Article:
Pickett’s approach to ginger beer was a new one for me: Rather than bottle or can a finished product, Pickett’s makes ginger syrup, which you mix with sparkling water to make on-the-spot ginger beer. It’s a more efficient way to make a mixer if you need a lot of it (or don’t want to stock the pantry with tons of bottles). One 16 oz. bottle of syrup is the equivalent of eight 12 oz. bottles of ginger beer. (That said, you still need to stock sparkling water — though a SodaStream or similar would be just about perfect for this format.)

Pickett’s comes in two formats, both of which we tried. Thoughts follow.

Pickett’s Medium Spicy+ Ginger Beer Syrup (green label) – Mixed with sparkling water, this cuts a profile similar to a slightly racier ginger ale a la Canada Dry or Schweppes. I’d call it Medium Spicy without the plus, as the only “beer”ness to it is found in a slight kick that comes along on the finish. (If you have chapped lips you’ll feel it.) Otherwise, the ginger is solid, backed by a quite sweet body with lots of apple-like fruit overtones to it. Good, everyday-drinking stuff. Reviewed: Batch #9. B+

Pickett’s Hot N’ Spicy #3 Ginger Beer Syrup (red label) – Don’t be afraid. It’s not that hot. It is, however, less sweet, so if you want more of a ginger kick without a lot of sweetness, this should be your go-to version. The overall impact is slightly vegetal but the more warming finish is quite lasting and, ultimately, racier on the palate. A kissing cousin to the green label version, but more attuned to cocktailing. Reviewed: Batch #3. B+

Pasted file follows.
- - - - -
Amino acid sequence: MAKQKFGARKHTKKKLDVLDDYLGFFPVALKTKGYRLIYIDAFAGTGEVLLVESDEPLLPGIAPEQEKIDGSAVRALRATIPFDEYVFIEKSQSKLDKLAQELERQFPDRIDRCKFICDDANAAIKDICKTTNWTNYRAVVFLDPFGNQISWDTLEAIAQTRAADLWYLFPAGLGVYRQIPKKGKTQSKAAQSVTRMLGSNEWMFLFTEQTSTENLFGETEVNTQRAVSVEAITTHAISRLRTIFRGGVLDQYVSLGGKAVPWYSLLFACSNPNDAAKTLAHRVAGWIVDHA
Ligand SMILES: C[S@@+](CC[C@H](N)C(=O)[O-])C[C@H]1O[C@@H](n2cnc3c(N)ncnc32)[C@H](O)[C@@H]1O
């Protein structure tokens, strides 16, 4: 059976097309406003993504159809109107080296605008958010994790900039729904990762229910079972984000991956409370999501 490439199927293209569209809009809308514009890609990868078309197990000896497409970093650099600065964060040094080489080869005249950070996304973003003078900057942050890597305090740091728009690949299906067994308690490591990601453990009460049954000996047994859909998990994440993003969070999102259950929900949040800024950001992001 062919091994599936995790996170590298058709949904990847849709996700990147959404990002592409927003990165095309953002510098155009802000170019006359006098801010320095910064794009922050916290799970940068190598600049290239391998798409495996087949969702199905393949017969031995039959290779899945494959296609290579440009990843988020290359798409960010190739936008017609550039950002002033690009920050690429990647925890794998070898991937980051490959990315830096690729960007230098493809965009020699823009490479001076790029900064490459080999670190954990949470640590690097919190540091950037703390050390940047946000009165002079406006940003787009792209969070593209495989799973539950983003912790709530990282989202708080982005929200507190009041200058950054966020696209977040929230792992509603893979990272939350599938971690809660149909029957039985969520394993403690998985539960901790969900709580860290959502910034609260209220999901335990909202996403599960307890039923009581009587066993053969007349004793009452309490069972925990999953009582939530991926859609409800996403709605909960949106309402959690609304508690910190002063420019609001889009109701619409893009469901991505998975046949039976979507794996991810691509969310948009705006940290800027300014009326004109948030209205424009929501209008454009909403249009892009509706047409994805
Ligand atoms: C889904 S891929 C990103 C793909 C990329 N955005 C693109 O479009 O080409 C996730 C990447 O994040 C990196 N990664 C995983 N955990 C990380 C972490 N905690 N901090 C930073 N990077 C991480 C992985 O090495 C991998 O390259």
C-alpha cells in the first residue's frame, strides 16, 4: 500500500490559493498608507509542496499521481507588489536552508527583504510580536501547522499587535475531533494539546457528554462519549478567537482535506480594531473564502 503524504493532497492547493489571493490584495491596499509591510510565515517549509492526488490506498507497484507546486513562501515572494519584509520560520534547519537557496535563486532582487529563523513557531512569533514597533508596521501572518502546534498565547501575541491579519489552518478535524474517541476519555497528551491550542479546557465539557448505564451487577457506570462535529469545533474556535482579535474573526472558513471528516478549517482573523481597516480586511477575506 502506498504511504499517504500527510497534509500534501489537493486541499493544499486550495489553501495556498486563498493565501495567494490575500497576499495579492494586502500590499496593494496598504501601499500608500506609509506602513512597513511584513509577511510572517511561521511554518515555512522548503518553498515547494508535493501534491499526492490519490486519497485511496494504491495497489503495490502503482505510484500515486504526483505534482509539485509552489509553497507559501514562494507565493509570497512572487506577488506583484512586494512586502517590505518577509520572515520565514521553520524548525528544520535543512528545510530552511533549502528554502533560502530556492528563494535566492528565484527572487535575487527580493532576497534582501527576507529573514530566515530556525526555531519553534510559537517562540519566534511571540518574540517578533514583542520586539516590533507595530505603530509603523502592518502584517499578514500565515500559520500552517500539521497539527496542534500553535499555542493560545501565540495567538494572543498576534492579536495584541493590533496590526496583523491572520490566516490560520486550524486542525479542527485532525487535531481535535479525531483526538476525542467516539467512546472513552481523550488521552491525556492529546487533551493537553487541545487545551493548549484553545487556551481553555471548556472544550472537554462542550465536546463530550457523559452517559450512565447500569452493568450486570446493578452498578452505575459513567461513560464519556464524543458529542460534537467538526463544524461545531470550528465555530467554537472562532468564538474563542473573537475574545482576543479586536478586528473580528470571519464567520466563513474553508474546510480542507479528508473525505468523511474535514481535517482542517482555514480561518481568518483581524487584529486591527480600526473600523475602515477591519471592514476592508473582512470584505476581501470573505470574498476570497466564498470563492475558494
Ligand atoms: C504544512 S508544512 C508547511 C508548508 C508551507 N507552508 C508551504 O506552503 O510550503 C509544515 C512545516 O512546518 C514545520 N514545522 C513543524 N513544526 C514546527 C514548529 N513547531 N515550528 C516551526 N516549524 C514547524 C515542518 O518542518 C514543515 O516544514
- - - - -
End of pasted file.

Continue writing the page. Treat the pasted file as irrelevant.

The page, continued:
each $25 per 16 oz. bottle / pickettbrothersbeverage.com [BUY IT HERE]

Canned Margarita “Showdown” – Bud Light Lime-A-Rita vs. Parrot Bay Margarita with Coconut Water


I’m a firm believer that a cocktail should decidedly not come out of a can, but even I can accept that in desperate circumstances — venues where hard alcohol or glass isn’t allowed, namely — drinkers are forced into solutions that are less than ideal.

Such is the case with the margarita, which has seen a massive uptick in ready-to-drink renditions in recent years. Today, these concoctions (which are technically “malt beverages,” not tequila-based drinks) are now waging a quality war. Which of these is best? Or rather, which is least bad? Parrot Bay recently attempted to sway us by putting on its own Pepsi Challenge, sending us a blind-tasting kit consisting of Parrot Bay Margarita with Coconut Water and Bud Light’s Lime-A-Rita. Complete with little plastic margarita glasses, salt, and a lime… which one would we say was best? There is no irony in the name emblazoned on this kit: The Ultimate Margarita Challenge.